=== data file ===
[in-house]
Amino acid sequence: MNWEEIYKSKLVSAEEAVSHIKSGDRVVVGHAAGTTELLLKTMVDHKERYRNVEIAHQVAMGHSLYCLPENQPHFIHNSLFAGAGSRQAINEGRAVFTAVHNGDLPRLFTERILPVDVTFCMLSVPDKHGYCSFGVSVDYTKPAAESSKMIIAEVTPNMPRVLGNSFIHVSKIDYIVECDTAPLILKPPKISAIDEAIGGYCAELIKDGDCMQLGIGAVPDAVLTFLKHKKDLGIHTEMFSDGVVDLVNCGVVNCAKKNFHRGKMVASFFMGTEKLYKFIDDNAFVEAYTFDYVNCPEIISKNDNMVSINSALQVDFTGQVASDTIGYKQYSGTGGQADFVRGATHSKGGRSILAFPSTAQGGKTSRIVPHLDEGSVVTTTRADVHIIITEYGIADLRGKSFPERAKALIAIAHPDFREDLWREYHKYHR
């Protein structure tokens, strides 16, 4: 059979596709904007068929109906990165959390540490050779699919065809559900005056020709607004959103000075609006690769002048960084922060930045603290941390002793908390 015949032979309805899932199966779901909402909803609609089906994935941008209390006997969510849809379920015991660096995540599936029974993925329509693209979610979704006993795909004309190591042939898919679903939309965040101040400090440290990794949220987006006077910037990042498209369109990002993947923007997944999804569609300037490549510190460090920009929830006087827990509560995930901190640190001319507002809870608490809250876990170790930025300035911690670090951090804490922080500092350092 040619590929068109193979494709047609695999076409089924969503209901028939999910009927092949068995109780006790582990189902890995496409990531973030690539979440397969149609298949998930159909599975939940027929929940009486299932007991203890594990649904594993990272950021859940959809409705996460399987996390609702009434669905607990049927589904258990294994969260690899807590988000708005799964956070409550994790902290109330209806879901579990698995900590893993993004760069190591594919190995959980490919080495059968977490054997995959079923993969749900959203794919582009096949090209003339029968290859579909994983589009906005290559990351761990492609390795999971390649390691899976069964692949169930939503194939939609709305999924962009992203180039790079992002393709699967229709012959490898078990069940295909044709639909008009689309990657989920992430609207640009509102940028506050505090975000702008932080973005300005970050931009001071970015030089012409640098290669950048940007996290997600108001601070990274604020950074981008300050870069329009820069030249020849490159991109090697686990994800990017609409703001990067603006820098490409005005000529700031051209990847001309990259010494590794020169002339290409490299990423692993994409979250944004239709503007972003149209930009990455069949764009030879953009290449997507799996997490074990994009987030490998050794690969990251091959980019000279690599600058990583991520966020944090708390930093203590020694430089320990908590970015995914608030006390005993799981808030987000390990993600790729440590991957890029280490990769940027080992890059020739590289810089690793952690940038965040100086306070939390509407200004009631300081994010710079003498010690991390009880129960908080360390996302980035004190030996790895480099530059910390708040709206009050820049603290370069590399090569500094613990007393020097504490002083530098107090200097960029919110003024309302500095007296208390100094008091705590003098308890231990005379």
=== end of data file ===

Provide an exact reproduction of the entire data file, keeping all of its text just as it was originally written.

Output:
[in-house]
Amino acid sequence: MNWEEIYKSKLVSAEEAVSHIKSGDRVVVGHAAGTTELLLKTMVDHKERYRNVEIAHQVAMGHSLYCLPENQPHFIHNSLFAGAGSRQAINEGRAVFTAVHNGDLPRLFTERILPVDVTFCMLSVPDKHGYCSFGVSVDYTKPAAESSKMIIAEVTPNMPRVLGNSFIHVSKIDYIVECDTAPLILKPPKISAIDEAIGGYCAELIKDGDCMQLGIGAVPDAVLTFLKHKKDLGIHTEMFSDGVVDLVNCGVVNCAKKNFHRGKMVASFFMGTEKLYKFIDDNAFVEAYTFDYVNCPEIISKNDNMVSINSALQVDFTGQVASDTIGYKQYSGTGGQADFVRGATHSKGGRSILAFPSTAQGGKTSRIVPHLDEGSVVTTTRADVHIIITEYGIADLRGKSFPERAKALIAIAHPDFREDLWREYHKYHR
């Protein structure tokens, strides 16, 4: 059979596709904007068929109906990165959390540490050779699919065809559900005056020709607004959103000075609006690769002048960084922060930045603290941390002793908390 015949032979309805899932199966779901909402909803609609089906994935941008209390006997969510849809379920015991660096995540599936029974993925329509693209979610979704006993795909004309190591042939898919679903939309965040101040400090440290990794949220987006006077910037990042498209369109990002993947923007997944999804569609300037490549510190460090920009929830006087827990509560995930901190640190001319507002809870608490809250876990170790930025300035911690670090951090804490922080500092350092 040619590929068109193979494709047609695999076409089924969503209901028939999910009927092949068995109780006790582990189902890995496409990531973030690539979440397969149609298949998930159909599975939940027929929940009486299932007991203890594990649904594993990272950021859940959809409705996460399987996390609702009434669905607990049927589904258990294994969260690899807590988000708005799964956070409550994790902290109330209806879901579990698995900590893993993004760069190591594919190995959980490919080495059968977490054997995959079923993969749900959203794919582009096949090209003339029968290859579909994983589009906005290559990351761990492609390795999971390649390691899976069964692949169930939503194939939609709305999924962009992203180039790079992002393709699967229709012959490898078990069940295909044709639909008009689309990657989920992430609207640009509102940028506050505090975000702008932080973005300005970050931009001071970015030089012409640098290669950048940007996290997600108001601070990274604020950074981008300050870069329009820069030249020849490159991109090697686990994800990017609409703001990067603006820098490409005005000529700031051209990847001309990259010494590794020169002339290409490299990423692993994409979250944004239709503007972003149209930009990455069949764009030879953009290449997507799996997490074990994009987030490998050794690969990251091959980019000279690599600058990583991520966020944090708390930093203590020694430089320990908590970015995914608030006390005993799981808030987000390990993600790729440590991957890029280490990769940027080992890059020739590289810089690793952690940038965040100086306070939390509407200004009631300081994010710079003498010690991390009880129960908080360390996302980035004190030996790895480099530059910390708040709206009050820049603290370069590399090569500094613990007393020097504490002083530098107090200097960029919110003024309302500095007296208390100094008091705590003098308890231990005379």